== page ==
Internet Archive digitizes rarities and more than 250 thousand discs 78 rpm | Culture

The Internet Archive – a site that houses a never-ending free and also non-profit library with millions of books, films, software and websites – has been working since 2016 to digitize thousands of 78rpm discs, some of which were made in the early 1900s. The project, in partnership with George Blood LP, is digitizing more than 250 thousand of them and was detailed in a curious video on Twitter last Sunday (25).

Great 78 Project (Image: Press Release / George Blood LP)

First of all…

What is a 78 rpm disc?

The discs produced in the late 1890s until the late 1950s, ran at 78 revolutions per minute (rpm). Also known as shellac, they could vary in size – from 25 to 30 centimeters in diameter, with three to five minutes of recording per side. They were commonly sold without inserts, with simple envelope cover and strip information only on the label pasted in the center of the plates.

Great 78 Project

That said, the Internet Archive and George Blood LP guys are having the famous “big job”. The Great 78 Project is a collaborative project for the preservation, research and discovery of records at 78 rpm. From 1898 to the end of 1950, about three million sides (recordings averaging three minutes) were made in the format. Although commercially viable recordings have been restored and remastered on LPs (vinyl) or CDs, there is still historical value in the rare records at 78 rpm recordings.

How to scan 78 rpm discs

Each disc is cleaned in a washing machine that works by spraying distilled water and using a small vacuum arm to suck out the water, along with all the dirt that has accumulated in the disc grooves over the years – some of them over 100 years old .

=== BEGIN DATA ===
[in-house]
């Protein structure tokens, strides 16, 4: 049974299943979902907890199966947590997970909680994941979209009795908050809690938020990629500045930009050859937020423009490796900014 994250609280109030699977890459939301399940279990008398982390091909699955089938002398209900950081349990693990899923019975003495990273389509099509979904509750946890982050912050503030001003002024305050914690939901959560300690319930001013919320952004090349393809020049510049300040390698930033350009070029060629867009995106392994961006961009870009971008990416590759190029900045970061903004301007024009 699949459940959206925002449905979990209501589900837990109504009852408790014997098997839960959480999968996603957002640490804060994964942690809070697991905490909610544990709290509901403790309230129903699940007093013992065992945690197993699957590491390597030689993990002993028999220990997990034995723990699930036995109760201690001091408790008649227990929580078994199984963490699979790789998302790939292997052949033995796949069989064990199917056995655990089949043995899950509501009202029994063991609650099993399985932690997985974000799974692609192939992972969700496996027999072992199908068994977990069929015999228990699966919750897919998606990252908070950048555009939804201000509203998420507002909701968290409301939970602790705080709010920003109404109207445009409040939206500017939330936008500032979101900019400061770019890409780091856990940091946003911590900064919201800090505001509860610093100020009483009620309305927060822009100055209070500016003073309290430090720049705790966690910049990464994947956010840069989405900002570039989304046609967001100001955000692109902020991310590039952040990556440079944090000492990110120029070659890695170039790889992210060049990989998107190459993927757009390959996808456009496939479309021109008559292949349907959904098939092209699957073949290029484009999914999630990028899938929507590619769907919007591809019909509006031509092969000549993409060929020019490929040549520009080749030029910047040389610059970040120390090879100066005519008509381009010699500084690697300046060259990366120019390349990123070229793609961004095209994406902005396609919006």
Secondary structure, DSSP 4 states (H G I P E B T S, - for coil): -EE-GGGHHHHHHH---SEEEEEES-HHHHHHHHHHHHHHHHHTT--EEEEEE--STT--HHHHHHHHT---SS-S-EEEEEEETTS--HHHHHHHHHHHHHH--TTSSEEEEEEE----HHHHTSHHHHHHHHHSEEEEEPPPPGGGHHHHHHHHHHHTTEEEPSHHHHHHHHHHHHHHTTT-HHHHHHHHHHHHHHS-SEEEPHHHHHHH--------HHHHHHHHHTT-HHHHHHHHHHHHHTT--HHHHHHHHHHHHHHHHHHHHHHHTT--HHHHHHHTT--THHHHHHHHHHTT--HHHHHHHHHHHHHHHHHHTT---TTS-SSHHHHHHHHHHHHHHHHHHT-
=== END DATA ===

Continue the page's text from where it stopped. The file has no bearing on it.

The discs are then photographed and the images are analyzed to extract as much information from the internal labels and add them to the database manually. While most of the records are from Columbia, RCA Victor and Capitol, the digitization team also found 1,700 other labels, duly registered.

The 78 rpm discs, as they do not have standardized sizes and grooves, are played on a special record player with four arms and their respective needles. Each version captured by each needle of this turntable is available for download separately, with the file name showing “3.3_CT” or another corresponding to the needle that was used.

The four arms operating simultaneously on a century-old disk may worry the most careful, but most of these 78rpm are made of very hard shellac, which makes them prone to breaking if handled sloppily, but they are also tough enough for grooves are not damaged. Newer record players also exert less force on the disc than older players.

Technics turntable with 4 arms (Image: Press Release / George Blood LP)

Technics turntable with 4 arms (Image: Press Release / George Blood LP)

Browsing the entire collection can be daunting, it’s a lot! But you can restrict your browsing by year, genre and artist or even country, like the Brazil (with z).

If you prefer to be surprised by an hourly “old news”, the @ great78project account on Twitter posts a new record of the collection every 60 minutes.

Some of the 78rpm were already picture disc – discs covered by an image printed on the entire surface. You can check out some of them by filtering through this option on the website.

Check out the video also on YouTube from the Internet Archive:

“Digitization will make this rarer music accessible to researchers in a format where it can be manipulated and studied without damaging the physical disk.

There is no way to predict whether the digital versions of these 78 rpm will last longer than the physical media, so we are preserving both to ensure the survival of the materials for future generations ”, explains the team behind the project.

With information: great78.archive.org and The Verge

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